Box sets and jazz history
Every year the box sets reshuffle jazz history. At their very least, boxes — with new sequencing, new liner notes, improved sound — can change how we read that history; at their best they can change how we hear it. Mosaic’s new DUKE ELLINGTON: THE COMPLETE 1936-1940 VARIETY, VOCALION AND OKEH SMALL GROUP SESSIONS (seven CDs) finds material that was originally released under the names of various Ellingtonions (Johnny Hodges, Cootie Williams, Rex Stewart) and then re-released in scattered formats on disparate labels throughout the years and gathers it comprehensively under one roof for the first time. These sessions were cranked out for jukeboxes as a way of keeping the market flooded with budget product — the Duke brand, but different. And in its way, it reveals a kind of secret life of the Ellington band.
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There’s nothing so radical going on in FATS WALLER & HIS RHYTHM: IF YOU GOT TO ASK, YOU AIN’T GOT IT! (Bluebird/Legacy; three CDs). Producer Orrin Keepnews created a more expansive chronological set for RCA/Bluebird in the ’90s — Waller recorded more than 300 sides in his short life (1904–1943). This is the portable Fats: a disc each of his original tunes, covers of Tin Pan Alley, and instrumentals-only. That might not be the best way to hear Waller — since the set isn’t chronological, you might as well load all three discs and hit shuffle. Which is just another way in which the iPod era makes a mockery of the compiler’s craft.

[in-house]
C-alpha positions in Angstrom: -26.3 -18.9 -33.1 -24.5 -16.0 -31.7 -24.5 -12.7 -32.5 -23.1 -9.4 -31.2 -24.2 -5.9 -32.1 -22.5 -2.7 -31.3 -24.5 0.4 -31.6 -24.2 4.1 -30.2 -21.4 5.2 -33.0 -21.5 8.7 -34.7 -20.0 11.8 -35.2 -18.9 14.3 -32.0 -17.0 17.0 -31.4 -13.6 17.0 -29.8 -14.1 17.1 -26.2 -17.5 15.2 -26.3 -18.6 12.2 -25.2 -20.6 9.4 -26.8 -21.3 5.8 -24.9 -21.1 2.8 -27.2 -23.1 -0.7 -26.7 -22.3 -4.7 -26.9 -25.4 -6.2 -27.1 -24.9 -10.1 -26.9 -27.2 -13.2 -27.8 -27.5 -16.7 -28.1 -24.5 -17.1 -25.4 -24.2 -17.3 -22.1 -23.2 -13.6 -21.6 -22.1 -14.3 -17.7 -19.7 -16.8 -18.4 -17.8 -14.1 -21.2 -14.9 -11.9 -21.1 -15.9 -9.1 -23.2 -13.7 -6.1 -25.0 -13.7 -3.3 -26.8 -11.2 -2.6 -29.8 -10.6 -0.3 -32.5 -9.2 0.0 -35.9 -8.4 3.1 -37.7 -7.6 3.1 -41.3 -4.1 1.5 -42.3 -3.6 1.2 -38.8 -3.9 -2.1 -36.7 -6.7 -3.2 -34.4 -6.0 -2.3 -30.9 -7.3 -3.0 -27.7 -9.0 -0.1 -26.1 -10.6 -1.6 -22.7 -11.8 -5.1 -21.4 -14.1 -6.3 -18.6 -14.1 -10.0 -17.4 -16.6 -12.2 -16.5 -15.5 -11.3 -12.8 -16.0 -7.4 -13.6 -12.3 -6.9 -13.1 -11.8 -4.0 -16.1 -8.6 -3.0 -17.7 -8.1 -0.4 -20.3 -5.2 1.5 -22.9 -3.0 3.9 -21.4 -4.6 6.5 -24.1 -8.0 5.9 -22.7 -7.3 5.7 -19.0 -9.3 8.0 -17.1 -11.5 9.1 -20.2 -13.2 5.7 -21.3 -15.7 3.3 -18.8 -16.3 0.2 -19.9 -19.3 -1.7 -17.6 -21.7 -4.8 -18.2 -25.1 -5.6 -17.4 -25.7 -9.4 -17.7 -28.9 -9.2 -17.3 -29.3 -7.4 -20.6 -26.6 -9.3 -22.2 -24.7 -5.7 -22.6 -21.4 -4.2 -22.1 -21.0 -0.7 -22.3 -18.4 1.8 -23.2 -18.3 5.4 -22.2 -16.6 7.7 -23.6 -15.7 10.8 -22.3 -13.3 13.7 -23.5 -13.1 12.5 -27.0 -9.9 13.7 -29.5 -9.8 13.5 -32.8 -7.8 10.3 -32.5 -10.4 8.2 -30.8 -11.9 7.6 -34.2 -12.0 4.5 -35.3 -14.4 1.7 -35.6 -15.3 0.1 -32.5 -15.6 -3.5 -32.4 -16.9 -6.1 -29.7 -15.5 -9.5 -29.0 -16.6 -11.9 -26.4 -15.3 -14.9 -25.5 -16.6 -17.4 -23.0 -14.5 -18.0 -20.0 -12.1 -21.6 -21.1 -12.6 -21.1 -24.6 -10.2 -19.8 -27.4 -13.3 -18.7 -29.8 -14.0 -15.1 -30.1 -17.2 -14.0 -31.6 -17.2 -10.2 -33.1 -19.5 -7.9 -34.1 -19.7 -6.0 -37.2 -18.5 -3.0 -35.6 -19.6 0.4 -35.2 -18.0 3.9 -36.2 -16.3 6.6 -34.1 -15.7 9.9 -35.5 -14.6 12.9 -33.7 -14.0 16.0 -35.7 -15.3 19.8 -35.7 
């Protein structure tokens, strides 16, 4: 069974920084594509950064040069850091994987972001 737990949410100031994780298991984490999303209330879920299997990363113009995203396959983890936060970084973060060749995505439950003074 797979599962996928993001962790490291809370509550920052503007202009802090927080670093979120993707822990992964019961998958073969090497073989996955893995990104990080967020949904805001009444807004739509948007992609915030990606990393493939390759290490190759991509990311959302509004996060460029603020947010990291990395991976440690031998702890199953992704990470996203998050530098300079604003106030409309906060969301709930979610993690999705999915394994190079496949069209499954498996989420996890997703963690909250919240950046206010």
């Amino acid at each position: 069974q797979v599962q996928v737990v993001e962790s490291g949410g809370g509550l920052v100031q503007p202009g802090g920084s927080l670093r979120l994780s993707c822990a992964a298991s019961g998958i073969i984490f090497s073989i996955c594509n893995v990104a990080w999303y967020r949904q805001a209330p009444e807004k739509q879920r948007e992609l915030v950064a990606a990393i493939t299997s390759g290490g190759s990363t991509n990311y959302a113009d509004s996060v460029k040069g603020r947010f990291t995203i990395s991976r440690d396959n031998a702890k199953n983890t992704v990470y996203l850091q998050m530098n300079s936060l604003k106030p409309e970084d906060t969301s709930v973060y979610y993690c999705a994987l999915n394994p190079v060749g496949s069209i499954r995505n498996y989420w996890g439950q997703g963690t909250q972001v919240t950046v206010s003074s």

The set — abetted by Dan Morgenstern’s notes and photographs drawn from the Rutgers Institute of Jazz Studies, which he directs — transports us back to an earlier era even as the music punches through with startling immediacy. Here was the jazz musician as comedian/pop star, undercutting sentimental treacle with his winking vocals, trading barbs with the great trombonist Jack Teagarden on “(I’ll Be Glad When You’re Dead) You Rascal You,” flying through his own hits (“Ain’t Misbehavin,’ ” “Honeysuckle Rose”) in his smooth stride or unfurling silken cascades of notes on “Numb Fumblin’ ” — the Harlem Dinu Lipatti. What’s more, with a cohort including guitarist Al Casey and the Armstrong–like phrasing of trumpeter Herman Autrey, Waller created some of the best small-group swing on record.
Harvey Pekar helps rewrite some of the history he helped create on STITT’S BITS:THE BEBOP RECORDINGS, 1949-’52 (Prestige; three CDs). In one of the best of Pekar’s old American Splendor comics, he laments the latest batch of records sent to him by Downbeat for review, one that includes Sonny Stitt: “He always makes the same kinda record . . . couple blues, couple standards, couple things based on Rhythm changes.” And yet, who’s providing the liner notes to this three-disc set but Pekar: “Stitt . . . was apparently happy to go into a studio and record standards, blues, and things based on ‘Rhythm’ changes until the cows came home.” (“Rhythm” being the Gershwins’ “I Got Rhythm.”) So maybe Harvey is making up for past slights — he argues that Stitt (1924–1982), “one of the founders of bebop,” deserves his props.
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And this set is bebop heaven. In later years, Stitt took his knocks as a Charlie Parker clone, and at first you mark every patented Parker lick as it passes by. But soon you’re caught up in Stitt’s originality — his authority on tenor (where you can hear his influence on Coltrane and Sonny Rollins, among others) as well as alto, his daunting speed, but also his soulfulness on ballads. A nine-disc Mosaic set from a few years picked up from where this set leaves off, but here he is as bebop’s first wave was cresting. In the early tracks you can hear the music’s links with swing, in the later its prototypical relation to R&B (sets with Gene Ammons), and the vocal ballads and novelty tunes in between. But this is just informing context for echt bop, especially on choice tracks where Stitt is jamming with Bud Powell, Curly Russell, and Max Roach.
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